02 June 2005

Little narratives

Postmodernism rejects universalising theories – which Lyotard terms “grand narratives” – and other sources of authoritarianism. Derrida’s deconstruction, Foucault’s genealogical enquiries and Irigaray’s difference feminism are part of a pervasive scepticism and dissent. Lyotard considers that “little narratives” are the most inventive way of creating knowledge and that they help to break down modernity’s grand narratives. The primary means of enquiry in postmodernism is to reveal paradoxes, instabilities and simulacra. Despite the ideological dangers of postmodernism – Jameson’s idea of its collusion with late capitalism – what is attractive is the postmodernist destabilization of pretensions to hold truth and authority. In these respects, postmodernism is a cultural movement doing what poetry has always done.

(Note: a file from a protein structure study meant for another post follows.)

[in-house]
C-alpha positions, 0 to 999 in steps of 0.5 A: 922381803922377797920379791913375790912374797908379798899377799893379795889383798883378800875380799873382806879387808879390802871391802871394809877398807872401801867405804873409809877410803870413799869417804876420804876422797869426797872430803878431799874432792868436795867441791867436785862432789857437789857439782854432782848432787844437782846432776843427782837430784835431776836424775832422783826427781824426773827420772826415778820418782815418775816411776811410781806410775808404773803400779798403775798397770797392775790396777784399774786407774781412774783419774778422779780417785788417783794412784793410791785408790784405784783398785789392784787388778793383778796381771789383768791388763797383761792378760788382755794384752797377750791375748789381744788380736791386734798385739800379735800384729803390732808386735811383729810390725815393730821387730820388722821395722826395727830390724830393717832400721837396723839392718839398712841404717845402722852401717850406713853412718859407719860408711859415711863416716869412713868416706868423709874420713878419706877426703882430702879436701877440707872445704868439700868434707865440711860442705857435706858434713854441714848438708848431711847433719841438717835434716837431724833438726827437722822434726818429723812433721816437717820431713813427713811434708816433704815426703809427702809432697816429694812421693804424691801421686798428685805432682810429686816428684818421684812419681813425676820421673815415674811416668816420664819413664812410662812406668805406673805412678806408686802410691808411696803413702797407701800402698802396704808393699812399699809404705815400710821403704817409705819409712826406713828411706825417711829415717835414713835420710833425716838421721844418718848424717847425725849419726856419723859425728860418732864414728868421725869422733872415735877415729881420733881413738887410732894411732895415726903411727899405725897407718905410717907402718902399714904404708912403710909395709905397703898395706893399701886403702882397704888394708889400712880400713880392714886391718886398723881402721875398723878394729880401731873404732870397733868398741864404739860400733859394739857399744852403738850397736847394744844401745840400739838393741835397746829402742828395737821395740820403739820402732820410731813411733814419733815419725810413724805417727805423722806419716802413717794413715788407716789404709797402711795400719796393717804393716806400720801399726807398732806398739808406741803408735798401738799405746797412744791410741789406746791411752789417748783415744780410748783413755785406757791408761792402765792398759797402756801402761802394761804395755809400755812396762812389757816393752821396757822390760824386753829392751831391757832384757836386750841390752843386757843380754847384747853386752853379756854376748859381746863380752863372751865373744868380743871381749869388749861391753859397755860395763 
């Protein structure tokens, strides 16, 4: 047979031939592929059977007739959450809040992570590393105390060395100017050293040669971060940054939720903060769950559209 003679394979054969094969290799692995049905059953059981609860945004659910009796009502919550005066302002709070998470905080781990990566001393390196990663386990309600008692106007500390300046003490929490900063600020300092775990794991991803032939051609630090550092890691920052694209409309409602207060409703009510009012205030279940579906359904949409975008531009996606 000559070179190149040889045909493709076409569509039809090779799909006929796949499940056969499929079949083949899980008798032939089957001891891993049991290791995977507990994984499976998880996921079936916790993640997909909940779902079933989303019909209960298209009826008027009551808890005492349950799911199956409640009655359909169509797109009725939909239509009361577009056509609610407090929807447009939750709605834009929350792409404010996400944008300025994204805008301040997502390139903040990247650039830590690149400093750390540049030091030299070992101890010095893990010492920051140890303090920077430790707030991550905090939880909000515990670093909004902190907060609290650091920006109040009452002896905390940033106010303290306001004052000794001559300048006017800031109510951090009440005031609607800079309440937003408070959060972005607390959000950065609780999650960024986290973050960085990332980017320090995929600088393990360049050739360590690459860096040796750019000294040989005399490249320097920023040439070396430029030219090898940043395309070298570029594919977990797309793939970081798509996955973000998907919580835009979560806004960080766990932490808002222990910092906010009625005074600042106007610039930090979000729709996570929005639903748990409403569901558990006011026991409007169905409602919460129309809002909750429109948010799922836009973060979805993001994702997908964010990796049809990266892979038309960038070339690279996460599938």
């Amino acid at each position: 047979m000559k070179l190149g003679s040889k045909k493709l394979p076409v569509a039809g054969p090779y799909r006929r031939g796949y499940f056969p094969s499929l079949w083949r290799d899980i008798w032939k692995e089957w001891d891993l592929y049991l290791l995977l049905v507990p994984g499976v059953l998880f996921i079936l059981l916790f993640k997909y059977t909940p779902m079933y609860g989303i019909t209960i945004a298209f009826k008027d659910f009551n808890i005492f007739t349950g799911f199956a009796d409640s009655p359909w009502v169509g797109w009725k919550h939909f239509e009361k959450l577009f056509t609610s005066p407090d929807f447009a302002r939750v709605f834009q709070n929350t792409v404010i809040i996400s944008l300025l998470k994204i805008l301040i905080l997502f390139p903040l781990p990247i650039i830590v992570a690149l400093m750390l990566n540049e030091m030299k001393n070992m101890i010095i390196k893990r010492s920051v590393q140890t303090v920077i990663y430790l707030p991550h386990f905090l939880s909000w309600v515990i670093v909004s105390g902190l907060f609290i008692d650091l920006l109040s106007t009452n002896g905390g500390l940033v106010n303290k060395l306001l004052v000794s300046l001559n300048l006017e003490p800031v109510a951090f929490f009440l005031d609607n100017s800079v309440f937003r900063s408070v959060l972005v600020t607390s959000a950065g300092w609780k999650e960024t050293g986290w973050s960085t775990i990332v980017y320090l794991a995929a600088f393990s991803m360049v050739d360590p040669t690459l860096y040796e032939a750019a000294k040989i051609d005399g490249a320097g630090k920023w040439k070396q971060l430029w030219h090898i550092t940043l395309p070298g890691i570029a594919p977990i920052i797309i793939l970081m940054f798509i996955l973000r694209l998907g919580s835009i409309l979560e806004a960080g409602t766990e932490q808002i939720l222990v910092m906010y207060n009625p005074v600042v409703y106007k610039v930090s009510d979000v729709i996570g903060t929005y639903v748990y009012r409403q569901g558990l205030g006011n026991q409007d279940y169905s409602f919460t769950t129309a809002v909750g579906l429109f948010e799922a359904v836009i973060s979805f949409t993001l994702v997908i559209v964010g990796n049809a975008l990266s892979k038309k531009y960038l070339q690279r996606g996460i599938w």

Lyotard meant his little narratives to refer to micro-political alliances – temporary, loose coalitions of people over single issues – but the point works equally with “little narratives” in a literary sense. Poetry, after all, is full of slippery fragments and marginalized, nomadic voices. It admits no stability of words and meanings; there is no core identity, no essence, only what is realized in performance, only what is constructed. Moreover, the act of writing is always foregrounded in verse, so we recognize the artifice involved in expression. After all, all poems are open, readerly texts.